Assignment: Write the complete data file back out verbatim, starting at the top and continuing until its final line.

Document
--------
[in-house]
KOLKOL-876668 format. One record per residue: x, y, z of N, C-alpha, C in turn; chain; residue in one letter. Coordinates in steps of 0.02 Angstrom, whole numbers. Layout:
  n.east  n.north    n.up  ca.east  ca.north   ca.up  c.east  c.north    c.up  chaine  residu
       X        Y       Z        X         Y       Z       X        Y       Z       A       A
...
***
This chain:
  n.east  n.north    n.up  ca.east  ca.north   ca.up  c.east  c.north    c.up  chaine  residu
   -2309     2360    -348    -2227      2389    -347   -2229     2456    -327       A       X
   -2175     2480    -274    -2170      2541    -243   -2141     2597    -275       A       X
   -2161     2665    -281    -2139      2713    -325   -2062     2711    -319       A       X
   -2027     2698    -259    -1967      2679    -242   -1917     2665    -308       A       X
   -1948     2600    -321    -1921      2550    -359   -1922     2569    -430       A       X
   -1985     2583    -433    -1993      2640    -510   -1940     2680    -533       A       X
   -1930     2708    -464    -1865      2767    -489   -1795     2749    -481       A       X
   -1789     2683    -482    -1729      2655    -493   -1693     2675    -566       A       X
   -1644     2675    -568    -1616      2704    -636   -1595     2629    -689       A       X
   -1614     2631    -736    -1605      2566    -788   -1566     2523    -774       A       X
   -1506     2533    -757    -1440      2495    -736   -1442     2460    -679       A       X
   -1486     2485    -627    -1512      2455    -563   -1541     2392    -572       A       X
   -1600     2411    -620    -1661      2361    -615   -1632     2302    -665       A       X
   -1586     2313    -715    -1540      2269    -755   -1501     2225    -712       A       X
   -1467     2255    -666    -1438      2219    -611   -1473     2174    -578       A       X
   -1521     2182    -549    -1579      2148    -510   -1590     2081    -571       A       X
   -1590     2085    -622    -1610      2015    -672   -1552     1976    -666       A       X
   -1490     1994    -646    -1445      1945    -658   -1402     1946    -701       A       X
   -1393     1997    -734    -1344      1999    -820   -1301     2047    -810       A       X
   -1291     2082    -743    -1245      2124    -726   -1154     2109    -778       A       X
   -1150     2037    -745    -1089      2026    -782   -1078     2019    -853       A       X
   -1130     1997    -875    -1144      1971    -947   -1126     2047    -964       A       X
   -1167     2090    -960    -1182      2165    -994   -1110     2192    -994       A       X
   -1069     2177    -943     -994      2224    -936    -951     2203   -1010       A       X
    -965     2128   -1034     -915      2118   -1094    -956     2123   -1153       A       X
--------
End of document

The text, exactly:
[in-house]
KOLKOL-876668 format. One record per residue: x, y, z of N, C-alpha, C in turn; chain; residue in one letter. Coordinates in steps of 0.02 Angstrom, whole numbers. Layout:
  n.east  n.north    n.up  ca.east  ca.north   ca.up  c.east  c.north    c.up  chaine  residu
       X        Y       Z        X         Y       Z       X        Y       Z       A       A
...
***
This chain:
  n.east  n.north    n.up  ca.east  ca.north   ca.up  c.east  c.north    c.up  chaine  residu
   -2309     2360    -348    -2227      2389    -347   -2229     2456    -327       A       X
   -2175     2480    -274    -2170      2541    -243   -2141     2597    -275       A       X
   -2161     2665    -281    -2139      2713    -325   -2062     2711    -319       A       X
   -2027     2698    -259    -1967      2679    -242   -1917     2665    -308       A       X
   -1948     2600    -321    -1921      2550    -359   -1922     2569    -430       A       X
   -1985     2583    -433    -1993      2640    -510   -1940     2680    -533       A       X
   -1930     2708    -464    -1865      2767    -489   -1795     2749    -481       A       X
   -1789     2683    -482    -1729      2655    -493   -1693     2675    -566       A       X
   -1644     2675    -568    -1616      2704    -636   -1595     2629    -689       A       X
   -1614     2631    -736    -1605      2566    -788   -1566     2523    -774       A       X
   -1506     2533    -757    -1440      2495    -736   -1442     2460    -679       A       X
   -1486     2485    -627    -1512      2455    -563   -1541     2392    -572       A       X
   -1600     2411    -620    -1661      2361    -615   -1632     2302    -665       A       X
   -1586     2313    -715    -1540      2269    -755   -1501     2225    -712       A       X
   -1467     2255    -666    -1438      2219    -611   -1473     2174    -578       A       X
   -1521     2182    -549    -1579      2148    -510   -1590     2081    -571       A       X
   -1590     2085    -622    -1610      2015    -672   -1552     1976    -666       A       X
   -1490     1994    -646    -1445      1945    -658   -1402     1946    -701       A       X
   -1393     1997    -734    -1344      1999    -820   -1301     2047    -810       A       X
   -1291     2082    -743    -1245      2124    -726   -1154     2109    -778       A       X
   -1150     2037    -745    -1089      2026    -782   -1078     2019    -853       A       X
   -1130     1997    -875    -1144      1971    -947   -1126     2047    -964       A       X
   -1167     2090    -960    -1182      2165    -994   -1110     2192    -994       A       X
   -1069     2177    -943     -994      2224    -936    -951     2203   -1010       A       X
    -965     2128   -1034     -915      2118   -1094    -956     2123   -1153       A       X